At 40 years old, even if he hadn't won the Palme d'Or at this year's Cannes Film Festival for Uncle Boonmee Who Can Recall His Past Lives, the filmmaker Thais know as Joei (or just plain Joe to Westerners), could still claim to a list of amazing achievements, if he wanted to.
But he's the kind of guy who just wants to keep working. On to the next thing. Whatever it may be.
Critics, cinephiles and scholars are all discussing Apichatpong and his work.
At the recent 6th Annual Southeast Asian Cinema Conference in Ho Chi Minh City, no less than two papers were presented on Apichatpong and his films. Philippa Lovatt from the University of Glasgow offered a look at last year's Primitive exhibition in Liverpool in Here Lies Memory: the Haunted Landscape of Nabua in Apichatpong Weerasethakul’s Primitive. Dianne Daley from RMIT University, Melbourne, offered An Empathetic Analysis of Time and Space in Films of Apichatpong Weerasethakul, a thought-provoking look at how Apichatpong's films seek to fill space, observe it or even transform it, as opposed to the commercial, Hollywood approach of simply devouring space and eating up time. They are like science fiction, without the lasers. Though a spaceship does turn up in A Letter to Uncle Boonmee.
Apichatpong's name is being lumped in with such cinematic titans as Andrei Tarkovsky, Michelangelo Antonioni, Eric Rohmer, Carl Theodor Dreyer, Terrence Malick and Robert Bresson, among a movement of directors mood-heavy movies, known as "contemplative cinema", "slow films" or even, in the words of Tony Youngblood, "Cinema Anima". In a recent piece on The Film Talk, Youngblood writes:
If most films race through the rapids and plunge over the waterfall, Weerasethakul’s movies float lazily down a quiet brook, occasionally meandering down side streams and getting caught in tangles of vines. Like all of the directors in this list, Weerasethakul knows how to pluck an inconsequential detail and imbibe it with all the life and emotion of the characters. One such moment happens in Syndromes and a Century when a classical guitarist plays a piece at an outdoor concert. It is the most moving musical performance I have ever seen in a fictional film.
Film School Rejects' Culture Warrior offers more about slow movies in Why You Should Know Slow Joe. Landon Palmer takes a look at Blissfully Yours, Tropical Malady and Syndromes and a Century, and then says:
Apichatpong Weerasethakul is simply one of many contemporary filmmakers who use the deliberate pace to achieve something unique and challenging. For whatever its motivation or outcome, slow cinema is still one of many formal choices that challenge cinematic convention, and films like Joe’s stand as evidence of the potential achievement slow cinema can encounter.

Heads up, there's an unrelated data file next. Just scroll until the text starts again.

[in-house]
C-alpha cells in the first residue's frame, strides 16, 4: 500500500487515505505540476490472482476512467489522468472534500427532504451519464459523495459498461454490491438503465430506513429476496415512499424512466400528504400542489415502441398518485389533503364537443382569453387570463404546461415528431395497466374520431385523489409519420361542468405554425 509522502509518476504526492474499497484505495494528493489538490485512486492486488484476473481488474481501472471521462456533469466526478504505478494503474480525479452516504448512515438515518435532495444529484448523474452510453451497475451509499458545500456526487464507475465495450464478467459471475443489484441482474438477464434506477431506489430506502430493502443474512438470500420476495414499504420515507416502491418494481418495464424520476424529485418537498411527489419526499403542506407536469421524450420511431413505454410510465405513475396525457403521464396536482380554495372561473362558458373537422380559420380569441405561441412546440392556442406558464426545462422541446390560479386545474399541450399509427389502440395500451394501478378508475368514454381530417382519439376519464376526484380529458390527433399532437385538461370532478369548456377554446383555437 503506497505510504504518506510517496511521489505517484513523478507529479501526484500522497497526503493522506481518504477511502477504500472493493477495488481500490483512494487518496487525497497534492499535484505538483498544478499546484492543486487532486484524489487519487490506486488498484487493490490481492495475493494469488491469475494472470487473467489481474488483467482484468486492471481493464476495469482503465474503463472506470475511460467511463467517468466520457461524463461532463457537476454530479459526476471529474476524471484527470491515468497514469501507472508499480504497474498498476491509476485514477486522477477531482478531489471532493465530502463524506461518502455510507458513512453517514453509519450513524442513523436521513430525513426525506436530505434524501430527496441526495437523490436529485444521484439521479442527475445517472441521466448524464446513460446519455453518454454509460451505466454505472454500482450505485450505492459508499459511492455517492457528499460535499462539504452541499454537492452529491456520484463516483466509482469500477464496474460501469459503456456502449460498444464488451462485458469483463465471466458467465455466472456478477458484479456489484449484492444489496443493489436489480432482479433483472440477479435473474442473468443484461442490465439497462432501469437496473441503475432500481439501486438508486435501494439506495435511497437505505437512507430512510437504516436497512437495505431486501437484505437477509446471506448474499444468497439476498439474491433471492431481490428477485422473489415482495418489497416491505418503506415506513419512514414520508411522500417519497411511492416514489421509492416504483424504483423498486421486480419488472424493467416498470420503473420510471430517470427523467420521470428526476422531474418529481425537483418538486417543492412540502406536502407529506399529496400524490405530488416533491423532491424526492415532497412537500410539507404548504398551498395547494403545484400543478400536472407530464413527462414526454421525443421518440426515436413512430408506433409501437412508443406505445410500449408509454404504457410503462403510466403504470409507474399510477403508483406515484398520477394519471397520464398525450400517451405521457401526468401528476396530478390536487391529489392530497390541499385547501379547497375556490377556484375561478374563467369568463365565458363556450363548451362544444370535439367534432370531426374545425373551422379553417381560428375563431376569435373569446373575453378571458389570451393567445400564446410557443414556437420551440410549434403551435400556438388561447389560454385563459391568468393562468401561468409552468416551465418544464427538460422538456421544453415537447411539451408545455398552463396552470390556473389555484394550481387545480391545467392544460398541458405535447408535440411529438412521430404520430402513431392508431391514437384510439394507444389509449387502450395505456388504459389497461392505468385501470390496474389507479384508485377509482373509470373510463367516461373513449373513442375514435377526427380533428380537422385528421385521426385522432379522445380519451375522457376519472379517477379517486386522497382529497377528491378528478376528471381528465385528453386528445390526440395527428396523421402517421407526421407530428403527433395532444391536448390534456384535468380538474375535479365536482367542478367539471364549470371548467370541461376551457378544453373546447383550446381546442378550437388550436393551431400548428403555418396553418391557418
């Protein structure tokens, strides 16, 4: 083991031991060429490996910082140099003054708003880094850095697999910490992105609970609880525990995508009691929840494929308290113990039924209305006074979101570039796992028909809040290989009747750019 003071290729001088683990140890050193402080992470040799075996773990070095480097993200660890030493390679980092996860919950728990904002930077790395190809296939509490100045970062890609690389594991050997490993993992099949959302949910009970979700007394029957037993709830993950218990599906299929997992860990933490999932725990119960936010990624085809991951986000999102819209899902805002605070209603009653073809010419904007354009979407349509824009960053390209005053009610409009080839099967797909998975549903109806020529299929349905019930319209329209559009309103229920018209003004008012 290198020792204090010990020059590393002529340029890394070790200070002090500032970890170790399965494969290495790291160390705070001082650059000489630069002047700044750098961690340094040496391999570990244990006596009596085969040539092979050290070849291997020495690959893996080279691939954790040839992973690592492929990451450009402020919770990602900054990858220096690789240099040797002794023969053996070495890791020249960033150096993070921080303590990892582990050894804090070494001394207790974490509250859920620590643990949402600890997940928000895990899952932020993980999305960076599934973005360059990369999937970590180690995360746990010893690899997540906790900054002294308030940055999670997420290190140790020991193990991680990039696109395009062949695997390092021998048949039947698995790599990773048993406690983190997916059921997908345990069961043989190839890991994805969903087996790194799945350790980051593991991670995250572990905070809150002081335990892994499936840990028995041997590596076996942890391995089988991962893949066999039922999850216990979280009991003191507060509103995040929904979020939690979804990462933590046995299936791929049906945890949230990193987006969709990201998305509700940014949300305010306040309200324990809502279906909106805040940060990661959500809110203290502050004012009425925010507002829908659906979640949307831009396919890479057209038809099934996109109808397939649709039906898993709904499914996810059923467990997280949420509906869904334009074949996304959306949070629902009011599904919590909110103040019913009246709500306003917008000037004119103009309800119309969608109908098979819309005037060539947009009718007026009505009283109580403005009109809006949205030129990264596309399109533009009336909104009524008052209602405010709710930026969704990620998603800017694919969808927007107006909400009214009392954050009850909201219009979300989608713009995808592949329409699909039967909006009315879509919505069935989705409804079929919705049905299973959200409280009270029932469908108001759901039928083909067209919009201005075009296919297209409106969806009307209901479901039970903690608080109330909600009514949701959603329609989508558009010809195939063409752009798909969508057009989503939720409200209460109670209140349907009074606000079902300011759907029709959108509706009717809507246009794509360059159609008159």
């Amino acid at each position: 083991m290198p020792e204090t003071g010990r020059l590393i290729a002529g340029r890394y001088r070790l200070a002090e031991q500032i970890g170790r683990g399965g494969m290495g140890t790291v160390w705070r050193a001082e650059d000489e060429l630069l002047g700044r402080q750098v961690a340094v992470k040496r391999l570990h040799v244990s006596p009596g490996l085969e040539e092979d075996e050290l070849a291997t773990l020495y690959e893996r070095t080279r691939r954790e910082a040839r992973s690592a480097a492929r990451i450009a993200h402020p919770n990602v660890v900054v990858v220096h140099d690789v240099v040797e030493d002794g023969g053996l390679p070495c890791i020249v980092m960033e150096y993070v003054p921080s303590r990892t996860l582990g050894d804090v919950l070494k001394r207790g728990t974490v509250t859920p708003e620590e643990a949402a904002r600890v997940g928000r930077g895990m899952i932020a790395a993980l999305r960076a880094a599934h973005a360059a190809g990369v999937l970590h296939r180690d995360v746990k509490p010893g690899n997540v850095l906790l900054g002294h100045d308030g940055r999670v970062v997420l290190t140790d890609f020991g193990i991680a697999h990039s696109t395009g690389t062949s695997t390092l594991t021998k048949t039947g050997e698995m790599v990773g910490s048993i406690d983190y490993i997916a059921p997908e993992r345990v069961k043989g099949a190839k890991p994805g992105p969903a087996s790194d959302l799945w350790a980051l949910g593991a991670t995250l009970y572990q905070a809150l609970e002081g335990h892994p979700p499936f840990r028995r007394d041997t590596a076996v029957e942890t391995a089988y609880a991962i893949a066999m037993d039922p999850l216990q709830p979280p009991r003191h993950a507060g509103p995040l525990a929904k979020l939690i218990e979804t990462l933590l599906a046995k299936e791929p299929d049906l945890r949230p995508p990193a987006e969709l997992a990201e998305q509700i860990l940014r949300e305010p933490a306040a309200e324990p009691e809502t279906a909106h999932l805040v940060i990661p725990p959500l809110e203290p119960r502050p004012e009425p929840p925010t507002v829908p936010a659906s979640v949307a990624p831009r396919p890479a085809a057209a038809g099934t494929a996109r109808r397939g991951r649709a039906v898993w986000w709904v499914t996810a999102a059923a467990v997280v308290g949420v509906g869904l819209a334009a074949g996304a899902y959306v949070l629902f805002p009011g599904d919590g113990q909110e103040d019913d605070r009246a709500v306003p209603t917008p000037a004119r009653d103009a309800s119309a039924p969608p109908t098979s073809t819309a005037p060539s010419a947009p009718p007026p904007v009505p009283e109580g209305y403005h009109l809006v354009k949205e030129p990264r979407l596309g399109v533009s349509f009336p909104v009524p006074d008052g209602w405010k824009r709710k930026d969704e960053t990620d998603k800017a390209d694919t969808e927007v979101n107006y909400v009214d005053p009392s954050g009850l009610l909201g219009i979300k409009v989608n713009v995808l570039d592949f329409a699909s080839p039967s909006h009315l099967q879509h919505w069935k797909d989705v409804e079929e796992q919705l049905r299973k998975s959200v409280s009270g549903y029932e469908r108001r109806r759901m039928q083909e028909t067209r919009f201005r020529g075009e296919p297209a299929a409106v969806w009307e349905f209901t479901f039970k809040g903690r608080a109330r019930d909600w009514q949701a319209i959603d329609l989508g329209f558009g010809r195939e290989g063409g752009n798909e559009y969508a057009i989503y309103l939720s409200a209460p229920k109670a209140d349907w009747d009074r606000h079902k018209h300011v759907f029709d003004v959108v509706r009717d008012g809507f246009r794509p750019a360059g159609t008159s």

There's more being said about Apichatpong in a recent Newsweek article. There's even quotes from the man himself:
Raised in the northern Thai city of Khon Kaen, where his parents were doctors, Weerasethakul credits a grade-school teacher for encouraging his interest in art. “He gave us free time and lots of creative materials to play with,” he recalls. After finishing an architecture degree from the local university in 1994, he attended the School of the Art Institute of Chicago, receiving his M.F.A. in film in 1997. In the U.S., where he stuffed envelopes to make money, he experienced the same kind of freedom he enjoyed in elementary school—“[but] this time, freedom of cinema,” he says.
Freedom of cinema has often eluded him in Thailand. When he made Syndromes and a Century, a tribute to his parents’ courtship, authorities ordered him, oddly, to cut scenes of a monk playing guitar, doctors boozing at a hospital, and a doctor making out with his girlfriend – changes he unsuccessfully fought for two years. Frustrated, Weerasethakul began work on Uncle Boonmee, part of a larger multimedia project called Primitive ... The title refers to “going back to when we lived in caves,” as well as “how we live here in Thailand, politically [and] psychologically,” says Weerasethakul.
It's a great article.
I'm kicking myself that I didn't go see Primitive when it was staged in Paris, Munich or Liverpool. Hope I get to see it someday soon.
Meanwhile, Uncle Boonmee Who Can Recall His Past Lives is still having nightly screenings at the SFX Emporium cinema in Bangkok. I've heard it's still packing in audiences and is on track to earn an even 1 million baht.
That seems like a pretty good birthday present.